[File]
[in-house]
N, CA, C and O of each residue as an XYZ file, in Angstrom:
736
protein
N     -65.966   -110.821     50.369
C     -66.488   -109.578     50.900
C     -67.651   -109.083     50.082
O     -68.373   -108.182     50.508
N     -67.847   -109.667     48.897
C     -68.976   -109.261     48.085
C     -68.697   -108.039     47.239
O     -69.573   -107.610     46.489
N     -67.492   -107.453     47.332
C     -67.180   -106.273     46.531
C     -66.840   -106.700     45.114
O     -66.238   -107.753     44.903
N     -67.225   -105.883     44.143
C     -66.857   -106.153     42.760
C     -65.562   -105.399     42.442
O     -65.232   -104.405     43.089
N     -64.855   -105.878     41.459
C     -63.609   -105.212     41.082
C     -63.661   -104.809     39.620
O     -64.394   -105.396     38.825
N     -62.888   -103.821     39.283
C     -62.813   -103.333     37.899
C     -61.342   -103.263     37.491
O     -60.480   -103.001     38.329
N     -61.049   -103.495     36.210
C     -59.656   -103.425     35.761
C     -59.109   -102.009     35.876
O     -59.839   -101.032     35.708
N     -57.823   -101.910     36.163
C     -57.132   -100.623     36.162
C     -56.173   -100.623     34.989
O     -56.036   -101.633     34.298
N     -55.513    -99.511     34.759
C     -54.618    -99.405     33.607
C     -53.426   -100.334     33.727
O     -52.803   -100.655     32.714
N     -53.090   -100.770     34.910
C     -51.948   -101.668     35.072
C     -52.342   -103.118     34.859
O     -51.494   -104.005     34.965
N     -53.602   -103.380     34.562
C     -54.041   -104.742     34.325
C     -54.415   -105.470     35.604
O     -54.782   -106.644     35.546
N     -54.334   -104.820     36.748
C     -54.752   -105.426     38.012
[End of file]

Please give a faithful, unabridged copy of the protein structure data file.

[in-house]
N, CA, C and O of each residue as an XYZ file, in Angstrom:
736
protein
N     -65.966   -110.821     50.369
C     -66.488   -109.578     50.900
C     -67.651   -109.083     50.082
O     -68.373   -108.182     50.508
N     -67.847   -109.667     48.897
C     -68.976   -109.261     48.085
C     -68.697   -108.039     47.239
O     -69.573   -107.610     46.489
N     -67.492   -107.453     47.332
C     -67.180   -106.273     46.531
C     -66.840   -106.700     45.114
O     -66.238   -107.753     44.903
N     -67.225   -105.883     44.143
C     -66.857   -106.153     42.760
C     -65.562   -105.399     42.442
O     -65.232   -104.405     43.089
N     -64.855   -105.878     41.459
C     -63.609   -105.212     41.082
C     -63.661   -104.809     39.620
O     -64.394   -105.396     38.825
N     -62.888   -103.821     39.283
C     -62.813   -103.333     37.899
C     -61.342   -103.263     37.491
O     -60.480   -103.001     38.329
N     -61.049   -103.495     36.210
C     -59.656   -103.425     35.761
C     -59.109   -102.009     35.876
O     -59.839   -101.032     35.708
N     -57.823   -101.910     36.163
C     -57.132   -100.623     36.162
C     -56.173   -100.623     34.989
O     -56.036   -101.633     34.298
N     -55.513    -99.511     34.759
C     -54.618    -99.405     33.607
C     -53.426   -100.334     33.727
O     -52.803   -100.655     32.714
N     -53.090   -100.770     34.910
C     -51.948   -101.668     35.072
C     -52.342   -103.118     34.859
O     -51.494   -104.005     34.965
N     -53.602   -103.380     34.562
C     -54.041   -104.742     34.325
C     -54.415   -105.470     35.604
O     -54.782   -106.644     35.546
N     -54.334   -104.820     36.748
C     -54.752   -105.426     38.012